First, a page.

A Flame Out at Sea by Dmitry Novikov (tr. Christopher Culver, pub. Glagoslav) is set largely in the area around the White Sea in northwestern Russia. It switches between multiple timelines, focusing mainly on two characters: Grisha (as a child in the 1970s and later in the 2000s) and his grandfather Fyodor (seen mainly in the early 20th century). Over the course of the novel, Grisham tries to come to terms with the past as he uncovers a dark secret of his grandfather’s. Novikov (in Culver’s translation) combines vivid depictions of the landscape and sea with human drama; the result is an enjoyable piece of work that lingers in my mind.

I’ve also been reading more books for Spanish and Portuguese Lit Month. Don’t Send Flowers by the Mexican writer Martín Solares (tr. Heather Cleary, pub. Grove Press UK) begins as a typical crime novel, with a retired detective hired to find a business man’s daughter, thought to have been kidnapped by a cartel. For a while, Don’t Send Flowers carries on looking like a typical crime novel with a nicely twisty plot… Then the novel opens out, revealing a world where nothing is quite as it seems. The prose is brisk, the pages turn – and turn.

From Mexico to Chile: Alejandro Zambra’s Multiple Choice (tr. Megan McDowell, pub. Granta) is a novel structured after the Chilean university entrance test. So, for example, you have a section of sentences with missing words (and options for completing them), and one with groups of sentences to be arranged in the best order. With this format, Zambra offers a series of vignettes – even short stories by the end – with multiple interpretations, or versions, layered on top of each other.

What I’ve been reading lately: 12 June 2019

My book group chose Amy Liptrot’s The Outrun (Canongate) to read for May. It’s an account of the author’s return from London to her native Orkney after ten years of struggling with alcoholism. I’ve heard of praise for The Outrun in the years since it was published, and was glad to have an excuse to read it. Overall, I enjoyed it: in particular, I felt that Liptrot struck a fine balance between life before and after the return to Orkney (her recovery is ongoing throughout the book). It combines aspects of nature writing and memoir of illness into a work very much its own.

At this time, I was in the middle of three books for review elsewhere; I felt the need for something else, to decompress. I’d been interested in Ash Before Oak (Fitzcarraldo Editions) by Jeremy Cooper since I first heard about it. It takes the form of a nature diary written by a man who has moved to Somerset, to start a new life in the country. But he also has mental health problems, something that emerges gradually within the text. We gain glimpses of his breakdown and recovery as the novel goes on. The structure of Ash Before Oak – very short chapters that progress serenely rather than choppily – provided the ideal contrast to my more concentrated review reading. I could just let Cooper’s novel open up in my mind as it would – it’s affecting stuff.

Termin by Henrik Nor-Hansen (tr. Matt Bagguley) is a particularly short, particularly sharp Norwegian novel from Nordisk Books. It tells the story of Kjetil Tuestad, who is severely assaulted in 1998. Over the following years, Kjetil struggles to deal with the psychological repercussions of this; his relationship falls apart, and there’s economic hardship in the background. What makes Termin especially powerful is that it’s written in the detached tone of a police report, and even the most innocuous or intimate event is treated with cold scepticism (“They supposedly gave each other a hug”). This technique drains all the warmth out of what happens, suggesting a loss of empathy in Kjetil’s life and more broadly across society.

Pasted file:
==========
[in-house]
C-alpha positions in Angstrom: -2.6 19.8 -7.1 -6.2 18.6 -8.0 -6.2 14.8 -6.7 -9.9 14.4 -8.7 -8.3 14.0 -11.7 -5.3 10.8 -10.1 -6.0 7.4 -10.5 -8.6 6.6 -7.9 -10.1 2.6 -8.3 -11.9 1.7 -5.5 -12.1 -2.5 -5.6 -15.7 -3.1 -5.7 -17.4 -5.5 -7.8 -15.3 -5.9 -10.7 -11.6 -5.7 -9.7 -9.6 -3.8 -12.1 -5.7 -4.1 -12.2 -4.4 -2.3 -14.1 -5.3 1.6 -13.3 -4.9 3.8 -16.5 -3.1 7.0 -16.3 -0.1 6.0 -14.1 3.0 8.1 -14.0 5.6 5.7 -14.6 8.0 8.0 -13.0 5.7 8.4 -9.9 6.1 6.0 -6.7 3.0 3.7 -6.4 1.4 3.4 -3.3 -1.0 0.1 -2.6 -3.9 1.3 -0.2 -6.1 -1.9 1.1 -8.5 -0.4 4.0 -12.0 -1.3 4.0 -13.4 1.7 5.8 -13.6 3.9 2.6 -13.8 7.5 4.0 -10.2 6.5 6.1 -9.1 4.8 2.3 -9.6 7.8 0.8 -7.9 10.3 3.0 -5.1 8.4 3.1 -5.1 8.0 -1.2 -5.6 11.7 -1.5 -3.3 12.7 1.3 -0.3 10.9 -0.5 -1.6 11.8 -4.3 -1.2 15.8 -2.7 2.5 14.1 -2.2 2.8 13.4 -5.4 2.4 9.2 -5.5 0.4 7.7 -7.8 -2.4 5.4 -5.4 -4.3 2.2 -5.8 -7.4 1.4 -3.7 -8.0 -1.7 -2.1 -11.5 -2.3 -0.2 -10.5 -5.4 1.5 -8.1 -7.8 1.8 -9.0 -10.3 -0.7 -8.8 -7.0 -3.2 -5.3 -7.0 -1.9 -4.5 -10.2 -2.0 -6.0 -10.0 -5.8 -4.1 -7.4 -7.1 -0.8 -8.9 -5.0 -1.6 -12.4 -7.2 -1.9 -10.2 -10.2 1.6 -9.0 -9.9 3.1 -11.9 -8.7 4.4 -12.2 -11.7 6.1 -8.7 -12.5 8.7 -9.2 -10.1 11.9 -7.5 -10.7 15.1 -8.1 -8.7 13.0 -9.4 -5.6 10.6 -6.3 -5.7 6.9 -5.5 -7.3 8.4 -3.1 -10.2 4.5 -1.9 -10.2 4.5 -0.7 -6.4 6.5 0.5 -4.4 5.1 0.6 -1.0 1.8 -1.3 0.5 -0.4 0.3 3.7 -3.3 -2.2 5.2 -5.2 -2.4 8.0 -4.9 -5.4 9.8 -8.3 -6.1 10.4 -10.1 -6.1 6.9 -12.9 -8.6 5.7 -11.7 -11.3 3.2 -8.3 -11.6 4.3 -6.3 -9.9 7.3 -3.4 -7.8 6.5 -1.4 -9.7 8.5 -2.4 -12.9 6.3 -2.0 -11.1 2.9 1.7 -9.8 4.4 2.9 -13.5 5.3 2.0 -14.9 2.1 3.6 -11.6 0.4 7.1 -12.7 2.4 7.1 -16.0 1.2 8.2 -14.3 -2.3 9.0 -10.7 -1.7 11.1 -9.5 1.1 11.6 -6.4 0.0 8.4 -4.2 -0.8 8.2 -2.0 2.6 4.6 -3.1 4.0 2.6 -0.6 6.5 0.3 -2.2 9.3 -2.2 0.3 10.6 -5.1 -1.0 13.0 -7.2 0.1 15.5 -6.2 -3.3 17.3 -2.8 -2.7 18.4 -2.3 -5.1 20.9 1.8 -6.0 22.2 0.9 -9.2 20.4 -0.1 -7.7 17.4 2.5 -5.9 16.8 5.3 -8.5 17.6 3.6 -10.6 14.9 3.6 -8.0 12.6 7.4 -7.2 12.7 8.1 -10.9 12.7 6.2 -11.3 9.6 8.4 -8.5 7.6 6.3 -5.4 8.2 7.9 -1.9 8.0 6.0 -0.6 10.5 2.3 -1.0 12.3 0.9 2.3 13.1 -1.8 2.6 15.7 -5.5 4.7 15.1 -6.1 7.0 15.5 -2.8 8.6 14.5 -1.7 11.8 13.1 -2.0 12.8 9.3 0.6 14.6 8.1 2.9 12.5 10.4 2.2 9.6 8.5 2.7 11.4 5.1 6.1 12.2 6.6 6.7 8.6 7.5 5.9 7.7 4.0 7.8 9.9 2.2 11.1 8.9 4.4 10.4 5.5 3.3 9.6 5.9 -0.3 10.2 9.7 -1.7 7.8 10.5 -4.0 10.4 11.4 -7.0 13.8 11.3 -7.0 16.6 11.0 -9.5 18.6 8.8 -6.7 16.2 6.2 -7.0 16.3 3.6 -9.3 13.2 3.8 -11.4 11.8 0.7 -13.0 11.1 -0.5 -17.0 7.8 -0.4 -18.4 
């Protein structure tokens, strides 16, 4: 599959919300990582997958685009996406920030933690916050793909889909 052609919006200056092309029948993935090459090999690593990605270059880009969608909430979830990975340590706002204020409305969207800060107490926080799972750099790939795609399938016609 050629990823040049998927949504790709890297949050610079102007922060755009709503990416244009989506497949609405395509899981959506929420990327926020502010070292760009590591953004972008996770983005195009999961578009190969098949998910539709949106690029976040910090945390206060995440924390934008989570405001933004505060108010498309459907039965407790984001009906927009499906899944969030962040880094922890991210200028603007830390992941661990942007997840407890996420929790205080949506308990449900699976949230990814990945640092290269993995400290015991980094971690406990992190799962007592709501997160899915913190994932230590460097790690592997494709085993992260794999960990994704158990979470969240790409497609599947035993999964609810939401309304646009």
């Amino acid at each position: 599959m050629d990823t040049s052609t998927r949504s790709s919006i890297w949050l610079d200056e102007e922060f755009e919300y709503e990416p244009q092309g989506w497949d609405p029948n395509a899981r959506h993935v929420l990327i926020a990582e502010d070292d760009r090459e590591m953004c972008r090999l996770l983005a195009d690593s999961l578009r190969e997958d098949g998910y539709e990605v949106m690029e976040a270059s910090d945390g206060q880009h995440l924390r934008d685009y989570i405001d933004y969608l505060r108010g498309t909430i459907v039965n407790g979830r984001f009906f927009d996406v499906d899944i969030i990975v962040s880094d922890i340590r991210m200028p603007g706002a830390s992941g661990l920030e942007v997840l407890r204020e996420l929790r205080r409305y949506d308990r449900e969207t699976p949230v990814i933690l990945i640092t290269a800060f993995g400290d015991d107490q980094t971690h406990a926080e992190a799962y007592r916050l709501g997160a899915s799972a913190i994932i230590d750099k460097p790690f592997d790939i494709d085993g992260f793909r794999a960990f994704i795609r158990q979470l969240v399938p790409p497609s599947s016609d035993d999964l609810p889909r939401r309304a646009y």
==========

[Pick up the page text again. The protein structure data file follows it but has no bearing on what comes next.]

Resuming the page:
The theme for this year’s Peirene Press titles is “There Be Monsters”. The first one comes from Finland: Children of the Cave by Virve Sammalkorpi (tr. Emily and Fleur Jeremiah). It’s written as a recovered expedition diary from the 1820s; Iax Agolasky is research assistant on an expedition to north-west Russia. The party comes across a group of creatures that resemble human children with certain animal features. Differences of opinion arise over what this discovery might mean and what should be done. Children of the Cave explores what it means to be human, as both Agolasky (whose instinct is to protect the children) and those with other ideas start to seem more animalistic. I found this a thought-provoking piece of work.

Reading round-up: early January

Happy New Year! For my first post of 2019, here are some of the books I read towards the end of last year, including a few new titles:

Oyinkan Braithwaite, My Sister, the Serial Killer (2018)

This is the short, sharp debut novel by Nigerian writer Oyinkan Braithwaite. Our narrator, Korede, is a nurse; her sister Ayoola’s boyfriends have a tendency to end up dead, and Korede helps her clean up afterwards. But, when Ayoola starts going out with a doctor whom her sister secretly loves, Korede has to make a choice… Both writing and viewpoint in Braithwaite’s novel are intensely focused, which throws the reader head-first into its situation. To my mind, My Sister, the Serial Killer is at heart a novel of character, and a compelling one at that.